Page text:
Various techniques of open abdomen have been described. The author’s preferred mechanism is a simple plastic drape over the bowel, covered with a sterile towel and the use of Ioban over the abdomen. After the initial laparotomy, abdominal closure via negative pressure wound therapy is most commonly used. The open abdomen may help reduce the risk of abdominal compartment syndrome in patients requiring prolonged resuscitation. Various abdominal closure techniques have been described, however, the guiding principle is constant traction on the fascia to facilitate closure [7275].

Mesenteric venous thrombosis can often be successfully treated with a continuous infusion of unfractionated heparin. (Recommendation 1B)

MVT has a distinctive clinical finding on CTA scan, and when noted in a patient without findings of peritonitis, non-operative management should be considered. The first-line treatment for mesenteric venous thrombosis is anticoagulation. Systemic thrombolytic therapy is rarely indicated. When clinical signs demand operative intervention, one should resect only obvious necrotic bowel and employee damage control techniques liberally, since anticoagulation therapy may improve the clinical picture over the ensuing 24–48 h. Early use of heparin has been associated with improved survival [76].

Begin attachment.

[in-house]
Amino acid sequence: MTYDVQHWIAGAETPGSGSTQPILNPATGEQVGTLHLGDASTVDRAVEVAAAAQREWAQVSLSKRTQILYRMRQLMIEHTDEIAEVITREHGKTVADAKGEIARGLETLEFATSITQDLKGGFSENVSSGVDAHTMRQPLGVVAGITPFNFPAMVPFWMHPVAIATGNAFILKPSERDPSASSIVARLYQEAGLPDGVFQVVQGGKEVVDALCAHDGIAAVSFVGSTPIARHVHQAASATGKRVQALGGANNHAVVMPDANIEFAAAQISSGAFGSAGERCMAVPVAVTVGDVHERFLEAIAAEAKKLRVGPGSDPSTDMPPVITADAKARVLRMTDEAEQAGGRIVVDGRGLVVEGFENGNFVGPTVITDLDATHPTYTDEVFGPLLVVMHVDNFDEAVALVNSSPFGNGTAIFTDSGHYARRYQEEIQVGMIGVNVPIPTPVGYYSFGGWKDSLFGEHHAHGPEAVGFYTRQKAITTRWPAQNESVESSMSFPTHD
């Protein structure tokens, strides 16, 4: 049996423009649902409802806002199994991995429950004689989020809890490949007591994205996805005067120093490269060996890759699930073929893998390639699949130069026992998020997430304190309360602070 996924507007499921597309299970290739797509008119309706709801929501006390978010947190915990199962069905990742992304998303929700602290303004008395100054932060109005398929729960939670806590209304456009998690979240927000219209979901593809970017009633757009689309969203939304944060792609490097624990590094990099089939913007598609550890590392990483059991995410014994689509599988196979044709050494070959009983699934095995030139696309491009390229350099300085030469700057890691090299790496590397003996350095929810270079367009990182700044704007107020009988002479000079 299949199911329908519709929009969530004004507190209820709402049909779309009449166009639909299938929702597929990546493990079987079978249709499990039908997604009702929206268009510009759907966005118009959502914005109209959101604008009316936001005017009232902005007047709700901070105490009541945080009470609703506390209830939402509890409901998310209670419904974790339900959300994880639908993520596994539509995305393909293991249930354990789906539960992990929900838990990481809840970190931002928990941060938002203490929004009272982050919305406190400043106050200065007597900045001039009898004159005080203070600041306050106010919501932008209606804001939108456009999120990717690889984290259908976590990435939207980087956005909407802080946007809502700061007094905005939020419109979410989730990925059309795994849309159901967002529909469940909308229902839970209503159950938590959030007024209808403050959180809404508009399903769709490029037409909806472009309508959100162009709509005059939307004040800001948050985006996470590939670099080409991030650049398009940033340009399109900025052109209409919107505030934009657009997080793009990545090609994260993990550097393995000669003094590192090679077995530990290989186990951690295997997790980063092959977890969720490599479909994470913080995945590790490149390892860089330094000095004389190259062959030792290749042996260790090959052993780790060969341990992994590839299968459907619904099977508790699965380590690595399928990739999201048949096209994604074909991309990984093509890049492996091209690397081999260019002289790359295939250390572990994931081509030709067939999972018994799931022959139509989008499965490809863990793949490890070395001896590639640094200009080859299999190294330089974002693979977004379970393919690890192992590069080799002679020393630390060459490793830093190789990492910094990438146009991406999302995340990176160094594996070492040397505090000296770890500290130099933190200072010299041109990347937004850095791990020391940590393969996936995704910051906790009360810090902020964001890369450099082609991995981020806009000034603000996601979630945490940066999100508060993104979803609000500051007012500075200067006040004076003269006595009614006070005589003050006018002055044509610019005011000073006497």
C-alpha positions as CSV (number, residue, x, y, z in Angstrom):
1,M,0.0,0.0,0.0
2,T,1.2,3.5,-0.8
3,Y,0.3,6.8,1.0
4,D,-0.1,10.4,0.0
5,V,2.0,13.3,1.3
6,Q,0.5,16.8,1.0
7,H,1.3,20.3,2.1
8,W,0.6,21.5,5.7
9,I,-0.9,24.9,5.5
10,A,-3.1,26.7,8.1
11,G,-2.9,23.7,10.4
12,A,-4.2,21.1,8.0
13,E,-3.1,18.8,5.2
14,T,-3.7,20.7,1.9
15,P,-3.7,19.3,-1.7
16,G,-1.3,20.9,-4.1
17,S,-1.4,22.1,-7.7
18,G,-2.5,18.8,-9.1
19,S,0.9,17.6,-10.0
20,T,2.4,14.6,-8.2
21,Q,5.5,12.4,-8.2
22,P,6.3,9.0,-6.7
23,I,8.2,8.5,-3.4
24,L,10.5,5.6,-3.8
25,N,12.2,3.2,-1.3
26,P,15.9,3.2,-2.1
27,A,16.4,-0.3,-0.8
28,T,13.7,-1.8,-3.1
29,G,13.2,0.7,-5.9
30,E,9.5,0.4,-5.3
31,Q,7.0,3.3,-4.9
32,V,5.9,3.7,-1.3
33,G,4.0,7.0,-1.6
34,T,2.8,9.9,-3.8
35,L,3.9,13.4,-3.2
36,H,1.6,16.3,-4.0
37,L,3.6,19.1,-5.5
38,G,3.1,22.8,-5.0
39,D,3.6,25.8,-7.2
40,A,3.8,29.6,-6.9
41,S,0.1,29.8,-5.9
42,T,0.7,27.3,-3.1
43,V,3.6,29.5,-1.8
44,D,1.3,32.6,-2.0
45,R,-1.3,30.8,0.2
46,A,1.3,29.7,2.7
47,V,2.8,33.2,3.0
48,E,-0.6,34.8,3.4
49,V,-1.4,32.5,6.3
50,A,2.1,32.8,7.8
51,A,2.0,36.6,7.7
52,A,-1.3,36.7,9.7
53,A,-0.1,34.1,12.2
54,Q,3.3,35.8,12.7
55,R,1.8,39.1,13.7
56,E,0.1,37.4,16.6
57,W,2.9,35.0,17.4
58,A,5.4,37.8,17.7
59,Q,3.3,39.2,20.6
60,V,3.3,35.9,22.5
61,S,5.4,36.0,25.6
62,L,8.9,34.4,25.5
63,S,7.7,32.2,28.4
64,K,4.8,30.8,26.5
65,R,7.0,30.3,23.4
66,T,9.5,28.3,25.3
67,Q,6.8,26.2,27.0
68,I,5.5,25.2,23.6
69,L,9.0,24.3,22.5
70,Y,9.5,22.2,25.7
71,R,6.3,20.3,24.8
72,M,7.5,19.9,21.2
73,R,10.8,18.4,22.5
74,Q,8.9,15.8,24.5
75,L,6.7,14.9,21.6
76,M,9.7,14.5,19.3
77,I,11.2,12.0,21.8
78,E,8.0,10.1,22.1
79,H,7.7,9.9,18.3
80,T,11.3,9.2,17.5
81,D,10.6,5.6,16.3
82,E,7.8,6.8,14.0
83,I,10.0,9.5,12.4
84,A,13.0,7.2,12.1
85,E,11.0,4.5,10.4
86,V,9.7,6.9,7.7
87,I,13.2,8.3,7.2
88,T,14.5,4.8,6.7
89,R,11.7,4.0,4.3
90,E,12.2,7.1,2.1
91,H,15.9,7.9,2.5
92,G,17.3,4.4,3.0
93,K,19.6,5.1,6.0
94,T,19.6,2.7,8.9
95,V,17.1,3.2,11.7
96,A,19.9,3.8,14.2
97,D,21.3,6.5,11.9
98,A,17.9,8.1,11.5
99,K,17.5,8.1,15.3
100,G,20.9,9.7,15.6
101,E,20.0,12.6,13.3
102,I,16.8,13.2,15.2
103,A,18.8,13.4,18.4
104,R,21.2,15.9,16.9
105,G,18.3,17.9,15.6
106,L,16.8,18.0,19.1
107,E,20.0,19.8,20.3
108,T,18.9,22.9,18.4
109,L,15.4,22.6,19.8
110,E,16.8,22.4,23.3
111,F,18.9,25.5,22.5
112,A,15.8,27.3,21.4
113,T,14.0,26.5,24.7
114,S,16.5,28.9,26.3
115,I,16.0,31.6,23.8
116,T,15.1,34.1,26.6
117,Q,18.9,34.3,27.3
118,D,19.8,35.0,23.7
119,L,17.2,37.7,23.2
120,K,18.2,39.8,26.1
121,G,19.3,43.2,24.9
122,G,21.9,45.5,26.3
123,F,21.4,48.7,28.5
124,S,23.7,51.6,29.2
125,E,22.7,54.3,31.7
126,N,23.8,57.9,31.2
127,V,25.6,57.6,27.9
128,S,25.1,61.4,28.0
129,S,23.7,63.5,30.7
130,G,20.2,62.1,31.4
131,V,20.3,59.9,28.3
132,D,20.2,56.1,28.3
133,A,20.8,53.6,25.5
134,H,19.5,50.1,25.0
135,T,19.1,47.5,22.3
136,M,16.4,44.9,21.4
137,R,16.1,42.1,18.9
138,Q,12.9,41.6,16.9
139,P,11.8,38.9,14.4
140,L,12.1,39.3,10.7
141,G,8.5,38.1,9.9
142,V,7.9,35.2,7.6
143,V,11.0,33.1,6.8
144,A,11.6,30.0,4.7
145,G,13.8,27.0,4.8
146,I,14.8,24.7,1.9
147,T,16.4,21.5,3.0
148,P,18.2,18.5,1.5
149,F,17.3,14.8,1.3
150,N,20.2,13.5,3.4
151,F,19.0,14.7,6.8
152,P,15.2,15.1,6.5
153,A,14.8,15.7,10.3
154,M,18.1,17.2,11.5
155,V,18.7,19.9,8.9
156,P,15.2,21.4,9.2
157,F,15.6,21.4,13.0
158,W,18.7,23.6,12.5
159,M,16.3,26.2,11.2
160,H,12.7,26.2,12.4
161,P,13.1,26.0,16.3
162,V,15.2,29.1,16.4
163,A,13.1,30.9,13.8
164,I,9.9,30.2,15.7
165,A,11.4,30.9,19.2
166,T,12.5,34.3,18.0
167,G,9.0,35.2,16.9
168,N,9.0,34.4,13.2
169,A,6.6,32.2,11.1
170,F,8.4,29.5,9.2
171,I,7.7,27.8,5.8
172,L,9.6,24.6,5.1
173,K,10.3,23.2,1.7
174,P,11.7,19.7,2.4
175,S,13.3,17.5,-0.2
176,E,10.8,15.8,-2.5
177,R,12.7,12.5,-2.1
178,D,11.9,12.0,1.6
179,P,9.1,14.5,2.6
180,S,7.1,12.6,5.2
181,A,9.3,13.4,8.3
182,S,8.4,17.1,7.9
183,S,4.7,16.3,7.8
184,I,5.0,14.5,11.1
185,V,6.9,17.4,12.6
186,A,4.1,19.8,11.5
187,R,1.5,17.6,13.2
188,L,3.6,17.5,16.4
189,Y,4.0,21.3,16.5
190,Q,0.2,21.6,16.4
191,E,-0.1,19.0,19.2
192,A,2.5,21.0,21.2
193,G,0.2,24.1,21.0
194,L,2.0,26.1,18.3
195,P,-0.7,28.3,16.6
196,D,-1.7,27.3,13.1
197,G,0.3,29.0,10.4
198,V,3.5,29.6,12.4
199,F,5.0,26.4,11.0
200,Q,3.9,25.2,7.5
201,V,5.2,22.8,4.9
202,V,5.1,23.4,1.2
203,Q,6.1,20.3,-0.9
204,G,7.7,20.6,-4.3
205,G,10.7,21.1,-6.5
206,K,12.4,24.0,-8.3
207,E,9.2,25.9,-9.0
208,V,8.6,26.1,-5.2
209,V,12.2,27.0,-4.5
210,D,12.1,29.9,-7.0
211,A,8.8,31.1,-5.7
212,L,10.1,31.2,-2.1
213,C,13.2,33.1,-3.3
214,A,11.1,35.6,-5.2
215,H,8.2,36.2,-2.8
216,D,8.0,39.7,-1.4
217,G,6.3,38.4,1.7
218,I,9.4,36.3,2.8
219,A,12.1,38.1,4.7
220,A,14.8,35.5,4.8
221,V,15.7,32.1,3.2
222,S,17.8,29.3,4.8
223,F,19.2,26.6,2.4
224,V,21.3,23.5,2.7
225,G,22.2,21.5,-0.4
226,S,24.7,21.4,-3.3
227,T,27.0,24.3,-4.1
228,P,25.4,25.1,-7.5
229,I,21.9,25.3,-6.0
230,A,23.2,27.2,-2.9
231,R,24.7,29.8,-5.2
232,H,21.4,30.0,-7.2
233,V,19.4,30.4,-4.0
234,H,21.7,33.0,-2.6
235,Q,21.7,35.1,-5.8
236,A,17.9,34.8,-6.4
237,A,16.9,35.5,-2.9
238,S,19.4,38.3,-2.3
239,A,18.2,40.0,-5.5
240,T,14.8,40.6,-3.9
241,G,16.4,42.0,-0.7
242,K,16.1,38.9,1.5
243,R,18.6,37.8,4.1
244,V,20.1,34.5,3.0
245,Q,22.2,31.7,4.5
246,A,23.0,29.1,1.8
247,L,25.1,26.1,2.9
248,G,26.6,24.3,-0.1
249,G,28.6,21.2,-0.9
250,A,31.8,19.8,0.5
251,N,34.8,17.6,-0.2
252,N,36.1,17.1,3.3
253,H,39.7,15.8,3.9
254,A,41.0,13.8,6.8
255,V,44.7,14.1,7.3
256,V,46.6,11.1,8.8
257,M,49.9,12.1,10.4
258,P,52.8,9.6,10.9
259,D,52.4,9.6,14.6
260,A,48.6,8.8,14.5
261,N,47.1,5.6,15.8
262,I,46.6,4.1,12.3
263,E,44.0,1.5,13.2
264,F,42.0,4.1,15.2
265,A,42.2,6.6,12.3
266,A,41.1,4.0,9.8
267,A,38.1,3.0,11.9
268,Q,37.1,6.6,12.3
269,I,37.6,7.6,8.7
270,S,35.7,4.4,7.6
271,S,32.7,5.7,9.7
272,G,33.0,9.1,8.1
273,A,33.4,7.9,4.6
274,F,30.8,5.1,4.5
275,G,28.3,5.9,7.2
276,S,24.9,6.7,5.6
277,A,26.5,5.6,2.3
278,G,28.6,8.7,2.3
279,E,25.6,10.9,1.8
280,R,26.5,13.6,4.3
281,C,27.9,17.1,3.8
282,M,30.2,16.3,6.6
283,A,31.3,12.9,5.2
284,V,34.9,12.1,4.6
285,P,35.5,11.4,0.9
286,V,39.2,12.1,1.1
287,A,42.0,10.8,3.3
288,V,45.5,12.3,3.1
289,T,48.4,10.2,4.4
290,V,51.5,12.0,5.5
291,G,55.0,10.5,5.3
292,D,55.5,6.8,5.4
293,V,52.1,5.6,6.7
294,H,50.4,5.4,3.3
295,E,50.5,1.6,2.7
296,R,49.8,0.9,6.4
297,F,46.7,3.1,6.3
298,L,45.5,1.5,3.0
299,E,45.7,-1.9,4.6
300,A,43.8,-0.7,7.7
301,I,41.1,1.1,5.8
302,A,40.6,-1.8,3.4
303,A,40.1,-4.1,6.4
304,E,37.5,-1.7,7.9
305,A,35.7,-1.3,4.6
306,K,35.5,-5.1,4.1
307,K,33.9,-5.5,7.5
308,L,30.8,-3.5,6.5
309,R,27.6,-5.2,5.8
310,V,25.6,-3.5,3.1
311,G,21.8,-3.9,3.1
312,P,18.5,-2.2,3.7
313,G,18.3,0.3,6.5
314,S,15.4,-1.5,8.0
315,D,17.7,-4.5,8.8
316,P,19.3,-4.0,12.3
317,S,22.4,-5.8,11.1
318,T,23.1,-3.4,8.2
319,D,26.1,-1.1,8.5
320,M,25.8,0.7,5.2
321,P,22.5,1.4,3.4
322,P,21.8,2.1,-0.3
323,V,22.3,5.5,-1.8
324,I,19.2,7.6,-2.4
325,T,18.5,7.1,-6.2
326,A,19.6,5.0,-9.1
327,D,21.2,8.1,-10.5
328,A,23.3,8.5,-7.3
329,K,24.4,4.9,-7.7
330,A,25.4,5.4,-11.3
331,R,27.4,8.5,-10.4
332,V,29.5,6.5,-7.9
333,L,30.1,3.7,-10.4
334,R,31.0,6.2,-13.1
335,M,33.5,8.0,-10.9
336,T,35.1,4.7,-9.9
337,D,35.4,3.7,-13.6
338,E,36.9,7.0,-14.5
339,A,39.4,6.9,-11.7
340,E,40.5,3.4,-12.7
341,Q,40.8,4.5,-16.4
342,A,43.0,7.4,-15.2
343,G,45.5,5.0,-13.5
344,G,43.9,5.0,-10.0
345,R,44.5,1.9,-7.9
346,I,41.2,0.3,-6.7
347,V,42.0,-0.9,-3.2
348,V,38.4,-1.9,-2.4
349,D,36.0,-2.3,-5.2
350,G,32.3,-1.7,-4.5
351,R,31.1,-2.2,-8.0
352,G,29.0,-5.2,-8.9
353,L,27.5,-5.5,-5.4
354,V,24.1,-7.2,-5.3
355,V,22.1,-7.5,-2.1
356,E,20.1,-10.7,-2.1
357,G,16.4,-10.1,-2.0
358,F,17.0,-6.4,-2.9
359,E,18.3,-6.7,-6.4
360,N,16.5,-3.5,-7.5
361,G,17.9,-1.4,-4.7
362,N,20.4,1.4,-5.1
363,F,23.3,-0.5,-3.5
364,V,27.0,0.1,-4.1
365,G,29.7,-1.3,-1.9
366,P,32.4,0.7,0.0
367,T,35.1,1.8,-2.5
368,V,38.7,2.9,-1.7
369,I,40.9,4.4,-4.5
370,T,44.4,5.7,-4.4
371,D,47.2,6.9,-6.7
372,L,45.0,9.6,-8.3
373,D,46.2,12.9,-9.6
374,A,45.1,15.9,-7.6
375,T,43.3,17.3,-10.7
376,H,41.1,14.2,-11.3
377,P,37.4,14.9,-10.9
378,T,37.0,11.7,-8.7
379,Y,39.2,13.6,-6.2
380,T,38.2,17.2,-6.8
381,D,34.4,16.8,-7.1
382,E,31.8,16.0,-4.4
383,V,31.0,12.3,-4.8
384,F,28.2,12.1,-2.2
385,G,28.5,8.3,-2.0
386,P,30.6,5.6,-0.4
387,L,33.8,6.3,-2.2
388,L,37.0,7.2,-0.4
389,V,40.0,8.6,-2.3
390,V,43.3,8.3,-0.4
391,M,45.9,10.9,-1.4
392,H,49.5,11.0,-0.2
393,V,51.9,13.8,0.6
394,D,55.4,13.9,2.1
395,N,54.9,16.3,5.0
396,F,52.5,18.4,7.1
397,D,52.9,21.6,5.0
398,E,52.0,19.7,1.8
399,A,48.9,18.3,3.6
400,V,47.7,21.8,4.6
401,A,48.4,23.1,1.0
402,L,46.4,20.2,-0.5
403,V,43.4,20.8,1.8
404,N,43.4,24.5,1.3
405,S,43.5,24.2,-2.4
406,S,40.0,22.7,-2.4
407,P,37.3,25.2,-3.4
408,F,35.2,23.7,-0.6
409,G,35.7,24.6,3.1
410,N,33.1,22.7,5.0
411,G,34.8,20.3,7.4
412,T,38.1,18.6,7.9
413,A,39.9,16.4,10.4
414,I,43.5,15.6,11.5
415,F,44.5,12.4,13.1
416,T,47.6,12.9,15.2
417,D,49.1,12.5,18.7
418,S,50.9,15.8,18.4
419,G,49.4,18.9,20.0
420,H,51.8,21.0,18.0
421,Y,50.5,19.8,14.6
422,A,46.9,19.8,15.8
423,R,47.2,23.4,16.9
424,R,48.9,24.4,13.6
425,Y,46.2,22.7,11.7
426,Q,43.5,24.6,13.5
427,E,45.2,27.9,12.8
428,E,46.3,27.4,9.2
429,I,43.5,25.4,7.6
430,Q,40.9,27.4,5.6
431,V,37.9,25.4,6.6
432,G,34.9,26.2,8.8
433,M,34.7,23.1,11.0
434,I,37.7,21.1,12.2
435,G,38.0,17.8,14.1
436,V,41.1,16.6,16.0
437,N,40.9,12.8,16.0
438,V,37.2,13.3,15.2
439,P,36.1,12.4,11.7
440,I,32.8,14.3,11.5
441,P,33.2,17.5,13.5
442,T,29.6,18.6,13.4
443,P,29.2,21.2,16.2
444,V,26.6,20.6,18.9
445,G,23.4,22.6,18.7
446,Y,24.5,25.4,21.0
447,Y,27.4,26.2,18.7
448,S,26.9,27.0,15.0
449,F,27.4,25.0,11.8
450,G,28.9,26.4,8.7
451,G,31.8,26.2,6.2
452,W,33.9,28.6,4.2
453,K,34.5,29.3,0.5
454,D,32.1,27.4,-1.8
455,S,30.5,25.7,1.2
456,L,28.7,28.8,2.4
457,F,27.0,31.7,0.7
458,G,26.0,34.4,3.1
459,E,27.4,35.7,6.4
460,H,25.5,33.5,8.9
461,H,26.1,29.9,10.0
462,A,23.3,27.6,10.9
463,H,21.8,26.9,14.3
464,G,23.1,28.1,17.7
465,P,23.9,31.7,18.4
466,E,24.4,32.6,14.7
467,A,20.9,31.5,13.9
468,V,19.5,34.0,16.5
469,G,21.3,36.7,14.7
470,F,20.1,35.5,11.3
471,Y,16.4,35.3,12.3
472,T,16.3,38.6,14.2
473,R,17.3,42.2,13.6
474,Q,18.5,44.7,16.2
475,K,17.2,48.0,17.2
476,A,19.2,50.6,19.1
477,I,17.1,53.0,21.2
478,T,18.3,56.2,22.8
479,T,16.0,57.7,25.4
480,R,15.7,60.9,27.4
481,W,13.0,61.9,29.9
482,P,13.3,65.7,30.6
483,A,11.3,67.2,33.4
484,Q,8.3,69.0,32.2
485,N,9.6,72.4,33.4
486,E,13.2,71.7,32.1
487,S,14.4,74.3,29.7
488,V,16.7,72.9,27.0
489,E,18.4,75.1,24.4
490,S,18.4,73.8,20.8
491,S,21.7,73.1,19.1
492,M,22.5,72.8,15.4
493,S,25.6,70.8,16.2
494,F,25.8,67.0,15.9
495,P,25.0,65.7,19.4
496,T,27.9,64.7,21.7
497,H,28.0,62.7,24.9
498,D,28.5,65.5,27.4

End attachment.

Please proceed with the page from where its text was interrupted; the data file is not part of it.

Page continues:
Patients with peritonitis require emergency surgery. Intraoperative management is dictated by the surgical findings, which range from a segmental infarction of small bowel to necrosis of the entire bowel, with or without perforation. The aim of resection is to conserve as much bowel as possible. Second-look laparotomy, 24–48 h later, may avoid the resection of bowel that may be viable. A second-look procedure is mandatory in patients who have extensive bowel involvement.

Most published data on interventional radiological treatments for MVT are from small case series. Systemic intravenous tPA has been successfully reported [77]. Trans-jugular intrahepatic portosystemic shunt can be used for MVT with the rationale of decreasing portal pressure, which works as a vacuum of clot fragments and improves the effectiveness of thrombolysis in the case of acute thrombosis [7880].